Peachy (Papaya-y) Keen
Life in Hà's world is easy and normal. She is a little girl who is bothered by her older brothers, loves her mother, and generally feels comfortable in her home in Saigon, Vietnam. Even though there is a war nearby, it hasn't really gotten close to her and her family. Hà's father is missing, though, and longing for his return is a big part of her family's life. Most of Hà's time is spent thinking and watching her papaya tree grow, waiting to eat the fruit.
Cloudy with a Chance of… Bahn Chung
Things are getting bad in Saigon, and Hà's father's best friend, Uncle Son, tells her mother that they must get ready to escape on a ship soon. When they do, thousands of other people are on board, and conditions are awful; they starve and go thirsty, and the trip drags along. Finally they are rescued and make it to America… but it is not what they expected.
Things in America are really confusing for Hà and her family, especially because they do not know English. Being adopted by a white guy and his wife isn't that great either, and though the man is pretty nice, his wife isn't, and they aren't allowed to leave the house at all at first, because the wife doesn't want anyone to see Hà and her family. Finally, though, it is time for them to get jobs and go to school. However, Hà must repeat the fourth grade, and she is bullied for not knowing much English.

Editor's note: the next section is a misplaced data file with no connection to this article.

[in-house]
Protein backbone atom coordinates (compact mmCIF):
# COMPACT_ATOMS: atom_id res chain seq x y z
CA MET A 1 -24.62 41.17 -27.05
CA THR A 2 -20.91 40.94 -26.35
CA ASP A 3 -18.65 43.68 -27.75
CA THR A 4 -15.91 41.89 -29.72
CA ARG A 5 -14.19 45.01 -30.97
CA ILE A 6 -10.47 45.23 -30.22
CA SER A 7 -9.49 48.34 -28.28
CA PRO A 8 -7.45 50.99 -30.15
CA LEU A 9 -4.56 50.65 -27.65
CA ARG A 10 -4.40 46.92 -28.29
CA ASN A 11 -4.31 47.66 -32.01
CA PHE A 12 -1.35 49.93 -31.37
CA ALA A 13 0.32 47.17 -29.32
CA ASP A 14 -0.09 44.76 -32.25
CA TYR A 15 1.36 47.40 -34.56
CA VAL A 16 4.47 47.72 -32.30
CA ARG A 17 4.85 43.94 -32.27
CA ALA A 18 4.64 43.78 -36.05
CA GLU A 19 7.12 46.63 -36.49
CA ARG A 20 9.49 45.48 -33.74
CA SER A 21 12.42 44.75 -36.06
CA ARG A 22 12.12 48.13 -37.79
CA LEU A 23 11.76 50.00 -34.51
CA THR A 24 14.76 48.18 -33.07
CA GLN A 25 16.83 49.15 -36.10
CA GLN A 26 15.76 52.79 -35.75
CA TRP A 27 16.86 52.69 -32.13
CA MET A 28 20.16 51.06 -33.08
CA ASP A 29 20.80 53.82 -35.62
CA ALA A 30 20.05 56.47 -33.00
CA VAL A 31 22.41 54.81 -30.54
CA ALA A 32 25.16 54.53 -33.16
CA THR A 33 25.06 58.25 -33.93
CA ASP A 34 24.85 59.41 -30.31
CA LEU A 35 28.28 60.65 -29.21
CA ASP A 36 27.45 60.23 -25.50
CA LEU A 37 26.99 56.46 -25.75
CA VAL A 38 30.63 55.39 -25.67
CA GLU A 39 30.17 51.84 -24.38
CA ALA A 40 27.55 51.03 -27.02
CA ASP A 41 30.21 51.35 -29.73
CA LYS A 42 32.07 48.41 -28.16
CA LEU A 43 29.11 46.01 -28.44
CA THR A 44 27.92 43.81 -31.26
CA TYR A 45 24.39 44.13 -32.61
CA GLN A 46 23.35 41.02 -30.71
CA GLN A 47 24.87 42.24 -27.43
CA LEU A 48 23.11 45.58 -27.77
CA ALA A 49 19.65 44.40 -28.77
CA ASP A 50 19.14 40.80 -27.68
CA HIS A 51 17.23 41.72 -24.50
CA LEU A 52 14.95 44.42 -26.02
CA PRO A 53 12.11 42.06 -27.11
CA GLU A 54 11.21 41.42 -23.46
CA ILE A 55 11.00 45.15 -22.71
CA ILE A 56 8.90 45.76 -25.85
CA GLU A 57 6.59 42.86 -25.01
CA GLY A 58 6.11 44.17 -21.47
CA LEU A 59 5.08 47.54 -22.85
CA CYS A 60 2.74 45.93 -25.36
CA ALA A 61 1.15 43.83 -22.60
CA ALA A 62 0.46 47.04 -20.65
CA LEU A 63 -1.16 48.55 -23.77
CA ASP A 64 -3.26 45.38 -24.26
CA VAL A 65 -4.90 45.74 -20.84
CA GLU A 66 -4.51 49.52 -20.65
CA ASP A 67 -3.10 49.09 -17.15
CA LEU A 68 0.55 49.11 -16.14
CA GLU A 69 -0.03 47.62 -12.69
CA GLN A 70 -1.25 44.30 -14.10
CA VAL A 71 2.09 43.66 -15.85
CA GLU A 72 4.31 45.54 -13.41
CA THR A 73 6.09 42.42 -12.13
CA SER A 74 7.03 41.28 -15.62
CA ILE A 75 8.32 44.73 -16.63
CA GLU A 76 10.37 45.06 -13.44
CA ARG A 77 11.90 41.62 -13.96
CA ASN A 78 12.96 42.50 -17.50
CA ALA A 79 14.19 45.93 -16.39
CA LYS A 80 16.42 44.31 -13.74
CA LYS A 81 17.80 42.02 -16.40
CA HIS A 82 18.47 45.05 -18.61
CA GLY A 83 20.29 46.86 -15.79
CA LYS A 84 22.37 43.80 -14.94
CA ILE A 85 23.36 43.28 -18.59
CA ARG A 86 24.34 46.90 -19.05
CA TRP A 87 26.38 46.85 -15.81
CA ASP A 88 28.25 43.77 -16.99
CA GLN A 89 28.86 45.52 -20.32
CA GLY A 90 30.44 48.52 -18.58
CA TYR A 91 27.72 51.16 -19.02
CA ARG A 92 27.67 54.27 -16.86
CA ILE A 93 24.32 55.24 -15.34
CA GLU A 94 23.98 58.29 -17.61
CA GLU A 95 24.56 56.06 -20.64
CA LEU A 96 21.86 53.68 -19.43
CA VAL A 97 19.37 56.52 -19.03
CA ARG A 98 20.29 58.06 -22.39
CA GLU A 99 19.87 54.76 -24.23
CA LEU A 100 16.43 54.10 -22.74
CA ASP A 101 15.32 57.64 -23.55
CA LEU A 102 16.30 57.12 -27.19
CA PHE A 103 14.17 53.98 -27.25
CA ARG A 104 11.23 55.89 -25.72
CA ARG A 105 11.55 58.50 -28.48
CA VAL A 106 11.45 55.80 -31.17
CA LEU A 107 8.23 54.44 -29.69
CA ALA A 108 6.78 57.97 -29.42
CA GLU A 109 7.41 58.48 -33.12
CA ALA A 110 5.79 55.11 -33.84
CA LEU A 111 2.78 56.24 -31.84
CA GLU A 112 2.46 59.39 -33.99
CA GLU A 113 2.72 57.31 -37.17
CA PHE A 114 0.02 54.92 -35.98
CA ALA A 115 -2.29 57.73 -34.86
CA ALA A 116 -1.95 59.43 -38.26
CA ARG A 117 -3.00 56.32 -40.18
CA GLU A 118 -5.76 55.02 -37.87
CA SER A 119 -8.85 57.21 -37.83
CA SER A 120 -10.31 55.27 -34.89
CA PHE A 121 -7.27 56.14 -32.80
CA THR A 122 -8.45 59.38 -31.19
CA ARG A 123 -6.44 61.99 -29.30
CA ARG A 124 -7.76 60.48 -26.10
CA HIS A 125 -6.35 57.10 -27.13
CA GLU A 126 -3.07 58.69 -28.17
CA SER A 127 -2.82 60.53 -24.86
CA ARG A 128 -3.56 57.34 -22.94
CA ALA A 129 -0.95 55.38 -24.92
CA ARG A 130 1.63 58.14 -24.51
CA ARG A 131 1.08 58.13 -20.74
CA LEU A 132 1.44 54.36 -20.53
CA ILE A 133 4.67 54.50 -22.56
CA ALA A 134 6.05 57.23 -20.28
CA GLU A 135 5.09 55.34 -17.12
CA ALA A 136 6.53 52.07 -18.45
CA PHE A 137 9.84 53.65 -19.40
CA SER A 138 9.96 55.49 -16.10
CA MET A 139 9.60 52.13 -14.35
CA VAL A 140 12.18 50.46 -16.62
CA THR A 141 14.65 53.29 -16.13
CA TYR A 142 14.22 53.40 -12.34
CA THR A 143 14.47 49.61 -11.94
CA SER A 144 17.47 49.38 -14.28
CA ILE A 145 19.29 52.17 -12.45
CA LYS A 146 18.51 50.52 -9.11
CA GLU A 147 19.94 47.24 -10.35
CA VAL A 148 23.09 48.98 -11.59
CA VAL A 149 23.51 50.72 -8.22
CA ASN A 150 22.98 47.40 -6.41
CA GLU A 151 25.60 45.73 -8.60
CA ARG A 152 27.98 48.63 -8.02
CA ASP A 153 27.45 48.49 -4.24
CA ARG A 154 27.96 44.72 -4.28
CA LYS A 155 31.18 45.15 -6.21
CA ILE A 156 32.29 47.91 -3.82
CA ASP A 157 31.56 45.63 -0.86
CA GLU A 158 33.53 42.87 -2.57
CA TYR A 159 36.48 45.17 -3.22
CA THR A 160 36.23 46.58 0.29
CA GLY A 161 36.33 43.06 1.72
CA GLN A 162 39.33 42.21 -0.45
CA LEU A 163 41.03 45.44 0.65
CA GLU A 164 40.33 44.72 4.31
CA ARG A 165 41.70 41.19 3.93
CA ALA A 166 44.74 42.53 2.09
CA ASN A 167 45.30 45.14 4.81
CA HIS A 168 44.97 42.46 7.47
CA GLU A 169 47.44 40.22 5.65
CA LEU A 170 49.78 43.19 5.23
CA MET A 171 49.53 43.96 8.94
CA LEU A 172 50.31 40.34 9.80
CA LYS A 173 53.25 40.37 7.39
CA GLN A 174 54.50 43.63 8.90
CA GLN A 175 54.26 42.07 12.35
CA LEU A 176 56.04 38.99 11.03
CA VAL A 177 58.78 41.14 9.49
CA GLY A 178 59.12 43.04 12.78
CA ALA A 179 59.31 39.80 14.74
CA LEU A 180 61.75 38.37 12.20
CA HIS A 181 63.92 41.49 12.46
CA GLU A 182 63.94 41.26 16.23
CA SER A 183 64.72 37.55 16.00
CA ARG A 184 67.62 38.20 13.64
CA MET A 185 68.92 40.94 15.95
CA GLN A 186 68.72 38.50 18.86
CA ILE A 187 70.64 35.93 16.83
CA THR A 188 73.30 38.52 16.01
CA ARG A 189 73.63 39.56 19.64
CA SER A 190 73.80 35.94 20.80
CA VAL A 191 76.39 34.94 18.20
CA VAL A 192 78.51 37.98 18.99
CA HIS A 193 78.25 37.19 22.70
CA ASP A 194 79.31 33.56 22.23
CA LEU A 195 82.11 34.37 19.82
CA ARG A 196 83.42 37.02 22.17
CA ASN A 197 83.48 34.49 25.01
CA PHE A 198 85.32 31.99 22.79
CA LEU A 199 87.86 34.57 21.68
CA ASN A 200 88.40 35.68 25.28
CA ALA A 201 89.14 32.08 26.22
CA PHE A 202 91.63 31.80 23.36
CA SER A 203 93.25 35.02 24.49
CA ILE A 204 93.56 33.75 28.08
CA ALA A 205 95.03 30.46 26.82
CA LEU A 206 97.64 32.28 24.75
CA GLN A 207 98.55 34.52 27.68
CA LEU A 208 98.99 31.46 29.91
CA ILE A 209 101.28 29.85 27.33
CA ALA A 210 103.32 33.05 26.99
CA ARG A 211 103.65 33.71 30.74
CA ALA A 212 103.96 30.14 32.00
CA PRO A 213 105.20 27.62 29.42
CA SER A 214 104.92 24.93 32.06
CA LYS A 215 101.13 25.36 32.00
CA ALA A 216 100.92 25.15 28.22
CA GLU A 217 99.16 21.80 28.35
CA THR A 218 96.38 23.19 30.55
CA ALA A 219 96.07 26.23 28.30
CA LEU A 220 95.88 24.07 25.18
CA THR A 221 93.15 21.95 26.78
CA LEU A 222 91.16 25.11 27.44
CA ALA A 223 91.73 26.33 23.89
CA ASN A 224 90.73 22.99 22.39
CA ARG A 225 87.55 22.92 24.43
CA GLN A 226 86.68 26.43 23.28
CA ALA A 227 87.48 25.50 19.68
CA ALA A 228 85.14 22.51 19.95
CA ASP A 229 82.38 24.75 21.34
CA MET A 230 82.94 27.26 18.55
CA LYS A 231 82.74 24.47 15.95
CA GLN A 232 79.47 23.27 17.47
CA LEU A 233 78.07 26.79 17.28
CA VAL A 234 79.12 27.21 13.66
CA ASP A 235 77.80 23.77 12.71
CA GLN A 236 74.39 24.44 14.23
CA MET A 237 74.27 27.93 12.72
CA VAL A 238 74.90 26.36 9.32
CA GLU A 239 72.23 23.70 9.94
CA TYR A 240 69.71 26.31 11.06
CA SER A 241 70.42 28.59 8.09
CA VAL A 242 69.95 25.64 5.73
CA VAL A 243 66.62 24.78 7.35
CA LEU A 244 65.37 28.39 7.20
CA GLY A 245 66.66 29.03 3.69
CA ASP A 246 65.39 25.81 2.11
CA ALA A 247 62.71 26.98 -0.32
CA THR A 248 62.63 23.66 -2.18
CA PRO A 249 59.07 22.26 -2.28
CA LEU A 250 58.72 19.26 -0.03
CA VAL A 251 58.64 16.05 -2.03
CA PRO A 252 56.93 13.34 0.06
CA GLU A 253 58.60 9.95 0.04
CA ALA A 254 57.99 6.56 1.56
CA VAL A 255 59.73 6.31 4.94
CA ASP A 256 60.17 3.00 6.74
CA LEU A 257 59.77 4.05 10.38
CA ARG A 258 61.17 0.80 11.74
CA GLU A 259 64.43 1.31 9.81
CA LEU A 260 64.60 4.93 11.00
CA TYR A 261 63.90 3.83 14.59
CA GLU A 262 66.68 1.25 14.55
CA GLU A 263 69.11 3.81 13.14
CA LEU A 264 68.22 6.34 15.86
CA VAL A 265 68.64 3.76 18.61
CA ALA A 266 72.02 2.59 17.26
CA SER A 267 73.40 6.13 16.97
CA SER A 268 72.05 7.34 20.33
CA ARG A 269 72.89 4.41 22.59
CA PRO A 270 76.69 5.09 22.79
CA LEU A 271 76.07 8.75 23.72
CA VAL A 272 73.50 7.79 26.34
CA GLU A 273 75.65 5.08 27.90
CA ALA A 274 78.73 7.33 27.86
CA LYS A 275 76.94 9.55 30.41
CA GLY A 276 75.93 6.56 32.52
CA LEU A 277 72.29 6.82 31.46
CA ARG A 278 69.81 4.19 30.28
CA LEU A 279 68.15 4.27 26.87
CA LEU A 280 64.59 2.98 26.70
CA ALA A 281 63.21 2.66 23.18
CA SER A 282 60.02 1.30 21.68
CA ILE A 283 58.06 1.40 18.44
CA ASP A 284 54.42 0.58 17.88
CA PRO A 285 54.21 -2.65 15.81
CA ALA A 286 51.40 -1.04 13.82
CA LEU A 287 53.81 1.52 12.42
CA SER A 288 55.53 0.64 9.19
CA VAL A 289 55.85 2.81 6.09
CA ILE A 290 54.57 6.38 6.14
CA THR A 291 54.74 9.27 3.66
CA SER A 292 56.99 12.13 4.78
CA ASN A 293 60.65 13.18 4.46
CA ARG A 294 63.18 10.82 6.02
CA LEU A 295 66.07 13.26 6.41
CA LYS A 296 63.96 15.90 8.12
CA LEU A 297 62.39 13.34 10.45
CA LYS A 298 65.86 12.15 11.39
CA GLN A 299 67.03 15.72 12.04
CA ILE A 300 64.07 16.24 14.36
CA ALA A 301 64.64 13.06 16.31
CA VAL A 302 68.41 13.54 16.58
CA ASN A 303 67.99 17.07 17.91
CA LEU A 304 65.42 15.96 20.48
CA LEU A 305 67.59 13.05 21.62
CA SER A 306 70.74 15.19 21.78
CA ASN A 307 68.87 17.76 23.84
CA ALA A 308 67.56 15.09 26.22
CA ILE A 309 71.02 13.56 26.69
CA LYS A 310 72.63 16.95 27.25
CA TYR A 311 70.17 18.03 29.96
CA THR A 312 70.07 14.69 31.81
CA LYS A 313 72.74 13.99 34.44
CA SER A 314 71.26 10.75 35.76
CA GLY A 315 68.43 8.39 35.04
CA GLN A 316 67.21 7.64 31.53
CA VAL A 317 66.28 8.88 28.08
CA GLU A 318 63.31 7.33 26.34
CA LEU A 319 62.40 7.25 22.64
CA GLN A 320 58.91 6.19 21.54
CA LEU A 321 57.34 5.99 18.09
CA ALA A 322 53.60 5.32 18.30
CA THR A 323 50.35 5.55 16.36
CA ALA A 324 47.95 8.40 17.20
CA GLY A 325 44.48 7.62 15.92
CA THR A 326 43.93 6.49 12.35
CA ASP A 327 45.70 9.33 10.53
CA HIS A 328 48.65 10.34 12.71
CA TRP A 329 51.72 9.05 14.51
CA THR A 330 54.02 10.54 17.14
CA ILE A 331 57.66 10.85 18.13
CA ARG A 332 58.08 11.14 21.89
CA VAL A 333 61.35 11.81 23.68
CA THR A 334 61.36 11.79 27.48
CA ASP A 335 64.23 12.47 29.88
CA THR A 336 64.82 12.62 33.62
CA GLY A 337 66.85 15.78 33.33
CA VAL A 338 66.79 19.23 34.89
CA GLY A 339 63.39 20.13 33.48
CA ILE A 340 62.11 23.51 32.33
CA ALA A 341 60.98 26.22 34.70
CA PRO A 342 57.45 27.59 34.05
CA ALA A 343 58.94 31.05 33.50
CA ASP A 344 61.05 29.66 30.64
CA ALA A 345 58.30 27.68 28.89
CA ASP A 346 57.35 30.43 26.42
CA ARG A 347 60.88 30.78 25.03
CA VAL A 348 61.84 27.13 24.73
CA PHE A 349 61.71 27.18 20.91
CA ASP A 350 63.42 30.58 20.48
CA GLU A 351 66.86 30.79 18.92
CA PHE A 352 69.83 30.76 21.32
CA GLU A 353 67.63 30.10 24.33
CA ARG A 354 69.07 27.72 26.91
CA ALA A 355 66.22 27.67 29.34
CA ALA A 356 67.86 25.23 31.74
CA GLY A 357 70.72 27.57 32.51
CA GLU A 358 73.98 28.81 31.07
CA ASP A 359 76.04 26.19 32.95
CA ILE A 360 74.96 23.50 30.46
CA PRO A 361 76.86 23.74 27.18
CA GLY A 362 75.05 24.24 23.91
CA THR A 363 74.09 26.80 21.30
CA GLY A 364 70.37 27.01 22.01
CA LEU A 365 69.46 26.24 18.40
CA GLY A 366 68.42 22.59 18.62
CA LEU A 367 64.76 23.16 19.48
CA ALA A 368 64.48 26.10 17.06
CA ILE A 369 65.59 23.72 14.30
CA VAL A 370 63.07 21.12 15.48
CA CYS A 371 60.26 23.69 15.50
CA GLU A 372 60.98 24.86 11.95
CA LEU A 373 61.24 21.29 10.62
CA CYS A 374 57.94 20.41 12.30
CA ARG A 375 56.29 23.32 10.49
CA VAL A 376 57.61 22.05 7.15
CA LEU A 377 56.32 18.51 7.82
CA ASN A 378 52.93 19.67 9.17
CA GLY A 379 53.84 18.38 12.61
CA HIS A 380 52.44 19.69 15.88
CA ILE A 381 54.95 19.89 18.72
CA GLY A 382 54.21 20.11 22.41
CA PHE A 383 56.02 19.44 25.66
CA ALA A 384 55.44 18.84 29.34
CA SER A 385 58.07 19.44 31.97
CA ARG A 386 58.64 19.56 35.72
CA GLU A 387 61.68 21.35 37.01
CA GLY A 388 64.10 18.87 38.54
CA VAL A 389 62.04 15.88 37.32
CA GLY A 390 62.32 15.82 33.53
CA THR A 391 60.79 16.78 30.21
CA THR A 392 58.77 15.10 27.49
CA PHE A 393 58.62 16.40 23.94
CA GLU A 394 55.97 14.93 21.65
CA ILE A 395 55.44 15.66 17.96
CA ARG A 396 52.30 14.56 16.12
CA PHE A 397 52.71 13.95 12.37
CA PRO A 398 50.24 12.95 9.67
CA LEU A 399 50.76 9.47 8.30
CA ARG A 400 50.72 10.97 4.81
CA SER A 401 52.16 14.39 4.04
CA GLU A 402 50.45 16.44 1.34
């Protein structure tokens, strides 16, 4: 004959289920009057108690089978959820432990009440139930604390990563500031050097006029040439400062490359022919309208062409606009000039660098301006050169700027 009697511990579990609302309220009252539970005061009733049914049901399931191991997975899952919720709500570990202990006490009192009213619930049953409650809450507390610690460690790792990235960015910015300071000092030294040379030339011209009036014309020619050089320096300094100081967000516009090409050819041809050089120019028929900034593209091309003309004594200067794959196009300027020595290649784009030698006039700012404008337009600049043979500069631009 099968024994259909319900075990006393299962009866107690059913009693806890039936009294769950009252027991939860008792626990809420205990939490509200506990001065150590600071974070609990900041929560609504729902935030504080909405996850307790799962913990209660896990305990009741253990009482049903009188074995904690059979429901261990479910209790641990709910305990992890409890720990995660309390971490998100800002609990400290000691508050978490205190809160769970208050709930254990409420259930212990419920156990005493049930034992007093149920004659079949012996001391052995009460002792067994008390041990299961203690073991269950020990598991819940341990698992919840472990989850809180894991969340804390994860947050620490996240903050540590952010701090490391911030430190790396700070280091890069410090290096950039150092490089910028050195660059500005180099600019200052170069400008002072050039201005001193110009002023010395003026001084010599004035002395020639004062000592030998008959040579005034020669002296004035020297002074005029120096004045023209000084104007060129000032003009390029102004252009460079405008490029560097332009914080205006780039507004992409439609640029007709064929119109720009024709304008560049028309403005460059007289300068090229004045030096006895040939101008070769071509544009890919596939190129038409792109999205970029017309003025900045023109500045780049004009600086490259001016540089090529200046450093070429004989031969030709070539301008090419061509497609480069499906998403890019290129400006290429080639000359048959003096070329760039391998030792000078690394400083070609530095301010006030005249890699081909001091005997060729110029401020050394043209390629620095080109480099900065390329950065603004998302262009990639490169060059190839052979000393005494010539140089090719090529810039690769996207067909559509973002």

Hà (and her family) can't stand the food in America, either—it is processed instead of fresh, and generally seems pretty gross to them. In other words, Hà hates her life. When a bully whom Hà dubs Pink Boy really hurts her feelings, Hà confides in her tutor, Mrs. Washington, who tries to makes things right. Though Hà makes two friends, Pam and Steven, Pink Boy doesn't go away. Instead he gets worse.
Things really get heated when Hà fights back by calling Pink Boy all kinds of names, and then also makes him feel dumb in math class. Pink Boy threatens to have Hà beat up by his cousin. With help from Pam, Hà tries to sneak out of the fight, but Pink Boy catches her. Though he tries to hit her, Hà uses her amazing defensive skills her brother Vu has taught her, and moves out of the way just in time for Pink Boy to fall on the ground instead. Then Vu rescues her on his massive motorcycle, whisking her away in the coolest way possible.
Like a Glove
As you might've figured, life improves from this point on for Hà, mostly because everyone loves Vu, so she gets to be cool by association, and her days of being bullied are over. Now when weird things come up—like when Hà wears a nightgown to school thinking it's a dress—Hà has the confidence to not care what others think.
As American as Apple Pie
By the end of the book, the family's future seems hopeful and bright; everyone has a goal and is all set to roll. They have friends and a home, and even though it is a brand new home and some of the furniture is ugly, Hà and her mother and brothers are optimistic about what awaits them.